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Divorce law blog

Court closures - a further blow to access to justice

12/02/2016   By: Nigel Shepherd

On 11 February the Government announced the outcome of its court closure consultation. 91 courts around the country had been earmarked for closure. The decision has been taken to close 86 of these over the next 18 months. Many of these are courts dealing with family cases.

In 2013 sweeping changes were made to the legal aid system resulting in the vast majority of people who previously would have been eligible for help with legal fees for private family law matters being left high and dry and fending for themselves. These are people who are trying to sort out the arrangements for their children or housing, maintenance and pension issues following a divorce.

The Minister Shailesh Vara has said that 97% of the population will be able to get to their nearest court within an hour by car. We know from the information gathered on the ground by members of the family law group Resolution and the Law Society that these statistics are questionable to say the least, but in any event many of the most vulnerable in society, the same people who’ve already been disadvantaged by the scrapping of legal aid, don’t have a car. They’re relying on public transport and on the Government’s own figures 25% of them will now have a journey of more than an hour - in some cases considerably more. They will have greater travel costs as well and all of this can only add to the stress that inevitably comes with having to appear in court, particularly without the support of a lawyer.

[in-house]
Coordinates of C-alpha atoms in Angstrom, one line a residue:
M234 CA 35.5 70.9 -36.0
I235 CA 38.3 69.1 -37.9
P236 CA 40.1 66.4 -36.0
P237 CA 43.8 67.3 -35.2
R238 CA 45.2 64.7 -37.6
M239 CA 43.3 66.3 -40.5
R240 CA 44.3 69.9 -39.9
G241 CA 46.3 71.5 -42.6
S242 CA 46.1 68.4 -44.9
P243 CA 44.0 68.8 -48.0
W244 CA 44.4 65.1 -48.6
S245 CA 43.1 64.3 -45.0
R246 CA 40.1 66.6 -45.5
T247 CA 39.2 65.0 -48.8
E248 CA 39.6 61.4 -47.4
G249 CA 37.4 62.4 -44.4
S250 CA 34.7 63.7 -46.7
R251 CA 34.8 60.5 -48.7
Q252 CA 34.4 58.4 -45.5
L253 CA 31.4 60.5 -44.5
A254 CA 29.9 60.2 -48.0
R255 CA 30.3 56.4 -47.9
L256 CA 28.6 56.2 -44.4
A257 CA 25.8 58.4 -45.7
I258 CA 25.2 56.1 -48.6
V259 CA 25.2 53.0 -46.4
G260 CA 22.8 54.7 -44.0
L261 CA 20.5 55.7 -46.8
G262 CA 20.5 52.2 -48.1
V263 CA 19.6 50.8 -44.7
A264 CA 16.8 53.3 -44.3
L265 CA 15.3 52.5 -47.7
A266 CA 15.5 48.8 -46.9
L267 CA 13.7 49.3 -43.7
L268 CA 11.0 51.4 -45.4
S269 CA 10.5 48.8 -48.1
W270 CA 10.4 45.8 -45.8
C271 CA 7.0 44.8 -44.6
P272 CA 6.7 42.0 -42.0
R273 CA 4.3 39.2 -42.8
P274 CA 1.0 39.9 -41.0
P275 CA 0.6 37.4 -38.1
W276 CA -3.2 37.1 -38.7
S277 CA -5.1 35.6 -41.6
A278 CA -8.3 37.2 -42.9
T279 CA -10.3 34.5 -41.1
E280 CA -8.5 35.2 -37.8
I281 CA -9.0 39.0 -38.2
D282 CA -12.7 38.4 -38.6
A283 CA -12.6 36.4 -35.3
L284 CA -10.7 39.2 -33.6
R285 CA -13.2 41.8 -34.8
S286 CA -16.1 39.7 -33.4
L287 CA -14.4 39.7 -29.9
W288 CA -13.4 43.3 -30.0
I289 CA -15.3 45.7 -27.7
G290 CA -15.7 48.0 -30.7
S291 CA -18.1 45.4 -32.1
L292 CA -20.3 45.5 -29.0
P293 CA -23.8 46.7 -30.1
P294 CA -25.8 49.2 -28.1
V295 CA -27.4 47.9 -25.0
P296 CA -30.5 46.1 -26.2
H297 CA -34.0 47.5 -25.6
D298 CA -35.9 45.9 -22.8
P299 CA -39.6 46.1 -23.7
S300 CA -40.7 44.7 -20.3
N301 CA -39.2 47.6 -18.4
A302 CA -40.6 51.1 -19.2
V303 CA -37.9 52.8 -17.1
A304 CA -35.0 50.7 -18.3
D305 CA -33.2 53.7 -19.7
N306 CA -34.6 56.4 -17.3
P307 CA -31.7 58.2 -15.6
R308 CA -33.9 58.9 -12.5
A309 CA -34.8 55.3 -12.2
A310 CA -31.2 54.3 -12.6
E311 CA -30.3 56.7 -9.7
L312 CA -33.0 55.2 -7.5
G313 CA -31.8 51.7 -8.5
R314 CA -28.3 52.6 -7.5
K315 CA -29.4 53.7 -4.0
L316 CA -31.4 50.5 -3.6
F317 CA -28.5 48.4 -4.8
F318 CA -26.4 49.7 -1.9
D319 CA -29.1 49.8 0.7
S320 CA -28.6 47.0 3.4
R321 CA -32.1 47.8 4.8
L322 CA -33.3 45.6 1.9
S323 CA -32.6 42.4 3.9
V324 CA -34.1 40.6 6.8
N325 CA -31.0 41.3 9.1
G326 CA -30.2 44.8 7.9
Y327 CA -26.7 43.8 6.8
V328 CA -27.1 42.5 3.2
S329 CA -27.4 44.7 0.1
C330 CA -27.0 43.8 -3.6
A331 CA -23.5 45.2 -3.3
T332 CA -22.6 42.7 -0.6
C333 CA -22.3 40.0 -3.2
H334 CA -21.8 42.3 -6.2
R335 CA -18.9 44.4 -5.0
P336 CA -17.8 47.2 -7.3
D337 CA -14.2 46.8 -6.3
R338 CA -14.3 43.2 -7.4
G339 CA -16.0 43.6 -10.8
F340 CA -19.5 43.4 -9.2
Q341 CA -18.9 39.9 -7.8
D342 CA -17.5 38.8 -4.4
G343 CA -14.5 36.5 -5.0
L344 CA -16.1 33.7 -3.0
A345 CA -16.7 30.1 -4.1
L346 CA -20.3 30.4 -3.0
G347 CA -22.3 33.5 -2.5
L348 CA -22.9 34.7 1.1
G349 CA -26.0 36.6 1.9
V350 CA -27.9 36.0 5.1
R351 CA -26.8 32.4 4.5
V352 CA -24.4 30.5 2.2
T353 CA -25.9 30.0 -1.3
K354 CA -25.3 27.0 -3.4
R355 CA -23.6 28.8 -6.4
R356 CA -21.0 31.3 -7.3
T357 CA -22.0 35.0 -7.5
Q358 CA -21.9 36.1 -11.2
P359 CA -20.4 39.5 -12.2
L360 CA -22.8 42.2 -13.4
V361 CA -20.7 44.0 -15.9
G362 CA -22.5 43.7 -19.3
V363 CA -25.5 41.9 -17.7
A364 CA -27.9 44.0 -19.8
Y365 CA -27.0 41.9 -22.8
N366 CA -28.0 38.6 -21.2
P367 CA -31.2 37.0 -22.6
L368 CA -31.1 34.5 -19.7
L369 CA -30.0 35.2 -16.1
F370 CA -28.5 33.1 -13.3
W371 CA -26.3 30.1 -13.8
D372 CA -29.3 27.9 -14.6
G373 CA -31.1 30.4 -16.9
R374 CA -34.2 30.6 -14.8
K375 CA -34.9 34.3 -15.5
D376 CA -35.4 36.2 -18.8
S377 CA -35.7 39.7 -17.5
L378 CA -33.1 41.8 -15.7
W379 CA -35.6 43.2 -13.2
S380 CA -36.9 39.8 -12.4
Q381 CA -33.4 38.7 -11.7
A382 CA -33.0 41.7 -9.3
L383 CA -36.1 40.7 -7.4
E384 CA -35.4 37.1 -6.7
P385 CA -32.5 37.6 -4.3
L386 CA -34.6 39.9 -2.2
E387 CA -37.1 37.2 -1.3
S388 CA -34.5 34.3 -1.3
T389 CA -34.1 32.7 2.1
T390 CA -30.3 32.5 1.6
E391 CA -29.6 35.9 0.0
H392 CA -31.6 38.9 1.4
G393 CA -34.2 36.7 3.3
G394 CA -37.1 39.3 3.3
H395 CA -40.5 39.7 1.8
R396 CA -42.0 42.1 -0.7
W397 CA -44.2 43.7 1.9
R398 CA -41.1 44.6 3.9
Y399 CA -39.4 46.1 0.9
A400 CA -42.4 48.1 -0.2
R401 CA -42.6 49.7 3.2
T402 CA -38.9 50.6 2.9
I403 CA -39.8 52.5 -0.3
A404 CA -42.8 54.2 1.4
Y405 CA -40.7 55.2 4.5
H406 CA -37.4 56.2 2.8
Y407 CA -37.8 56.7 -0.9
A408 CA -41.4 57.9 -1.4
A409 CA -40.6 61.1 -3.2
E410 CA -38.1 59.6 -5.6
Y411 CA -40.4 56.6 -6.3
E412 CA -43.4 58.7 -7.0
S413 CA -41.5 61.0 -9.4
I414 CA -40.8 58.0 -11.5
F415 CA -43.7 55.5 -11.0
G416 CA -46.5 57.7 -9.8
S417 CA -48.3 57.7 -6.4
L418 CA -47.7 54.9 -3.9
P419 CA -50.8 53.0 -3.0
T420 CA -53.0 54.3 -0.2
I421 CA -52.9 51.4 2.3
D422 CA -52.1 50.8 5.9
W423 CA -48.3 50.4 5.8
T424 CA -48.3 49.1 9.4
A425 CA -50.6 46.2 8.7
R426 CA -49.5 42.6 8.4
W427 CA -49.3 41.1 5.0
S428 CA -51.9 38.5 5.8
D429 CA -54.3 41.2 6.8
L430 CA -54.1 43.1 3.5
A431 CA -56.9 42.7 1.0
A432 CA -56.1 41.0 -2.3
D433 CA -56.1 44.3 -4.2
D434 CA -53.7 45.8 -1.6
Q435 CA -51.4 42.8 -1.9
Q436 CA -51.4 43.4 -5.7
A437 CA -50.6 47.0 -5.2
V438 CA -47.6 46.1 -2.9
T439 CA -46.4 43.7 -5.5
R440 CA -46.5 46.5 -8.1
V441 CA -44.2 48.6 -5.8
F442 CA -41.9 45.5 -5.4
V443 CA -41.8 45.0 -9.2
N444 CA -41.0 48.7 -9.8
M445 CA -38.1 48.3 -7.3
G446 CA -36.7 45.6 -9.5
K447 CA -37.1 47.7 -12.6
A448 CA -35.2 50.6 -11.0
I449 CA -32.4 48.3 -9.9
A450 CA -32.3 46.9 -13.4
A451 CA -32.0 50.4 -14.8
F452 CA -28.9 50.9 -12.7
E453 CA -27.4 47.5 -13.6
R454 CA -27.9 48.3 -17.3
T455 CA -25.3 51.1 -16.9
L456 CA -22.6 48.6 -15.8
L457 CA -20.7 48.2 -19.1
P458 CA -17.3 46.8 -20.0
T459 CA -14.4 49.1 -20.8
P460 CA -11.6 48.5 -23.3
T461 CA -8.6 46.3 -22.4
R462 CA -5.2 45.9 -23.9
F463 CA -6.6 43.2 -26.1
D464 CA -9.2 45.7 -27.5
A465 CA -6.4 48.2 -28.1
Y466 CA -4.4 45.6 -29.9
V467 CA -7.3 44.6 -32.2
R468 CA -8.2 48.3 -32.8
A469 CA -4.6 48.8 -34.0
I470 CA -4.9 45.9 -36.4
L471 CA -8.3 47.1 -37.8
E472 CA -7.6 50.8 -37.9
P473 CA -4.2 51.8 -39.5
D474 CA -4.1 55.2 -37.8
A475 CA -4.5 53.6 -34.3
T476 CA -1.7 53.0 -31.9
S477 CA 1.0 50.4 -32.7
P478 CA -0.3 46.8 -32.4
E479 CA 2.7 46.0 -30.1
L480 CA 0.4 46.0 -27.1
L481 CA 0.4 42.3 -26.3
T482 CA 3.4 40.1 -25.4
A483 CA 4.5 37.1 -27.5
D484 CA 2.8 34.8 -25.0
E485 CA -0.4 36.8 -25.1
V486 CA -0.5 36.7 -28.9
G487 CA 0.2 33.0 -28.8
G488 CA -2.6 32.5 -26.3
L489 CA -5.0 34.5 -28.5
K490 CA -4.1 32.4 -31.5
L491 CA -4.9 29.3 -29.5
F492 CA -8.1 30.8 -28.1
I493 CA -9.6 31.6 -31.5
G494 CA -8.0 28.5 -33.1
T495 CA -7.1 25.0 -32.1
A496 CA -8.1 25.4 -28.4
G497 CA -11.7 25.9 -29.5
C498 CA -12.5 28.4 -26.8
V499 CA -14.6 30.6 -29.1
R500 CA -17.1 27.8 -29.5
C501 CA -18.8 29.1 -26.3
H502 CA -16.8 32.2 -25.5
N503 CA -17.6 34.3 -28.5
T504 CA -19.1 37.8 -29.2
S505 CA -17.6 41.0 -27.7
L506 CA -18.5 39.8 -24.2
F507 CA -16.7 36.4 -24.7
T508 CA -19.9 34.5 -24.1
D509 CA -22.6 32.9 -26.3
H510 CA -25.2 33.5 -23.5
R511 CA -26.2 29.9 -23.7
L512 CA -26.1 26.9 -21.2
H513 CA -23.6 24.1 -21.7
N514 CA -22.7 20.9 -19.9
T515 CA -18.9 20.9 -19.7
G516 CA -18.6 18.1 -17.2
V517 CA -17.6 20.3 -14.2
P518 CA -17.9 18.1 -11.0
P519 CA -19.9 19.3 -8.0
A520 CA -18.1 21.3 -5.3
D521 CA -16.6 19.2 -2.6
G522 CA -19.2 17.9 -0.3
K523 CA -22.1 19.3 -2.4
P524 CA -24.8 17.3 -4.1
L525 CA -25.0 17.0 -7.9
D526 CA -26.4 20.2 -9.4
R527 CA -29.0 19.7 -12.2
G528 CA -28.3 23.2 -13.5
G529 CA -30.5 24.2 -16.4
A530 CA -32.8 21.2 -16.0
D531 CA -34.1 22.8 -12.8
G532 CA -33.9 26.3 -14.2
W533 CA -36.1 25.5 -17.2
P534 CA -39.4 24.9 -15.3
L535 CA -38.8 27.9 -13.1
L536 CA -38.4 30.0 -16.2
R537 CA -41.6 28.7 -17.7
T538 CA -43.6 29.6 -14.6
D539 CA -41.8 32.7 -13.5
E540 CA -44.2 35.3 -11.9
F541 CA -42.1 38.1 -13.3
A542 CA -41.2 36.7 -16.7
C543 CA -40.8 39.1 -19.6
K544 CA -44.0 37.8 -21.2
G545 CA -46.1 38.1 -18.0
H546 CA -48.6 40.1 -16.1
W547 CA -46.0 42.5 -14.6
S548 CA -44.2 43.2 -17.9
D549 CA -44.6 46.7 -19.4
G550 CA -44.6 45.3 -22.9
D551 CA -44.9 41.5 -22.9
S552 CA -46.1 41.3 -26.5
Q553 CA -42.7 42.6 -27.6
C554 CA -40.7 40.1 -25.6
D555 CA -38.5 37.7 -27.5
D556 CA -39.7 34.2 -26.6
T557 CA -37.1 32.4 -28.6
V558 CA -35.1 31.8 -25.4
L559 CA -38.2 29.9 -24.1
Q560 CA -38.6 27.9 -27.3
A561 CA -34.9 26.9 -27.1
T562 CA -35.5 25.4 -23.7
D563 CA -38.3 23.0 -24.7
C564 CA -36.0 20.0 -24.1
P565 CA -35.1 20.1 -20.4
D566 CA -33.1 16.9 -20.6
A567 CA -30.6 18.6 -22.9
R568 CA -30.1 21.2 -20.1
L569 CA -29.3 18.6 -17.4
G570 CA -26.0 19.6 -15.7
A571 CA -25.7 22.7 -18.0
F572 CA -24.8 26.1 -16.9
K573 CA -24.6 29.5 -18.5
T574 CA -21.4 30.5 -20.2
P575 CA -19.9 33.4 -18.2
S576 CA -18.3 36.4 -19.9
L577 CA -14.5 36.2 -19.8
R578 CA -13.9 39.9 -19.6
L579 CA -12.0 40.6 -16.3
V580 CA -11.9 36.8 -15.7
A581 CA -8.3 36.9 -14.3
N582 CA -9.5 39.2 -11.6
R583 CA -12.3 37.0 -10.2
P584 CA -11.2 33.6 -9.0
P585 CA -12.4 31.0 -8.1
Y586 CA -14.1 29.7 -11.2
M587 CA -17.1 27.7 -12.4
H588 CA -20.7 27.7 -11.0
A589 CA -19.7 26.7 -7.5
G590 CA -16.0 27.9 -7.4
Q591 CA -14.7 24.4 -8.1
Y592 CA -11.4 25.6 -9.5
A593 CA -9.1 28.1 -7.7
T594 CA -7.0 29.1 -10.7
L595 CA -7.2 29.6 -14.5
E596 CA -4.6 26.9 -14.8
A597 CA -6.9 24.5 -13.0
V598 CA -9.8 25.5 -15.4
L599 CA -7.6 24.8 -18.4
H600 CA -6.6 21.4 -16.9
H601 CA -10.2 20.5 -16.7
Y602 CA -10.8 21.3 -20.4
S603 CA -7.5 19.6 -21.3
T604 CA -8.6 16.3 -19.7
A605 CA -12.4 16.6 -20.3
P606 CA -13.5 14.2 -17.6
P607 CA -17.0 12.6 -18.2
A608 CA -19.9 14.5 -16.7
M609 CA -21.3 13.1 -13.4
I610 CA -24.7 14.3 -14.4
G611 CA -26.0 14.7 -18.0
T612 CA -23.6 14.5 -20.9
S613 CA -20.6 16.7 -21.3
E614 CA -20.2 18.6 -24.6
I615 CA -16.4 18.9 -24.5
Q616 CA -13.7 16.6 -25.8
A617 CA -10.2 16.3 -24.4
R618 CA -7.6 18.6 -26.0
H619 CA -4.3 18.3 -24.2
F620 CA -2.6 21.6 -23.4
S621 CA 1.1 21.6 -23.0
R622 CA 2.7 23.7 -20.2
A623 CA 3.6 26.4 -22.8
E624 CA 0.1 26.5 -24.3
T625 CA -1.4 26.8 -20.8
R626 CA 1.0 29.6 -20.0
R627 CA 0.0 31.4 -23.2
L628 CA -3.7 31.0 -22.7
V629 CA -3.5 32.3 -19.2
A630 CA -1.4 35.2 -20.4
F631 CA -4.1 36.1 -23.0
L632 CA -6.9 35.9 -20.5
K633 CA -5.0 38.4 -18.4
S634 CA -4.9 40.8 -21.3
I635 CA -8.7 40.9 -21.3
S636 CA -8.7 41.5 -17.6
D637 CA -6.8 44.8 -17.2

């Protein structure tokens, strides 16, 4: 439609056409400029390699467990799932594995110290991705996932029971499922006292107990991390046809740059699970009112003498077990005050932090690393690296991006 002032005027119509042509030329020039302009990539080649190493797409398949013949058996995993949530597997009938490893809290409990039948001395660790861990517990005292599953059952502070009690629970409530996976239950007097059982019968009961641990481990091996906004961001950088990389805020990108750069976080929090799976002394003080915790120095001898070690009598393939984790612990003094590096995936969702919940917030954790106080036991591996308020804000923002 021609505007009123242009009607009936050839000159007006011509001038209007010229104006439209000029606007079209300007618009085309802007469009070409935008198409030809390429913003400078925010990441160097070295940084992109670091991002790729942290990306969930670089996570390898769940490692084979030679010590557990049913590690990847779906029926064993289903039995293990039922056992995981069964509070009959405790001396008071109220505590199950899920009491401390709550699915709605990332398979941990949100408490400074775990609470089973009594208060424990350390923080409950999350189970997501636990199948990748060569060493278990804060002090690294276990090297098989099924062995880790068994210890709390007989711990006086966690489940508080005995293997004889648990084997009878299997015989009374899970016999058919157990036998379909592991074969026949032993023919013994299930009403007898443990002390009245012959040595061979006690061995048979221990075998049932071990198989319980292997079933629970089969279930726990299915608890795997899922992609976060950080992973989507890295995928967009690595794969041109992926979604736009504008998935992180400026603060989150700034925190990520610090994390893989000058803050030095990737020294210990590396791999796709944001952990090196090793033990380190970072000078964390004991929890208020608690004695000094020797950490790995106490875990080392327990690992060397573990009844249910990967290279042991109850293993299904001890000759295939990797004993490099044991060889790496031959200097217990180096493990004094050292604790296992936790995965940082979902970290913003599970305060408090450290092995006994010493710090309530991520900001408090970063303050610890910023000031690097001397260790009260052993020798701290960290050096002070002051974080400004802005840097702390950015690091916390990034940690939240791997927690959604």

I’m not saying that all of these courts should have been kept. Some didn’t get enough use to justify keeping them open and many were in need of modernisation. However, there has been no proper impact assessment on the knock on effects of these closures on the remaining courts, so many of which are already creaking under the strain of more people representing themselves and budgetary constraints. The worry is that these closures are going to be happening before many of the courts that are left have had the investment they need.

Difficult choices have to be made by Government, but once again the people most affected are those who have already borne the brunt of the erosion of our previously enviable justice system.

Nigel Shepherd
Family Law Partner & Collaborative Lawyer

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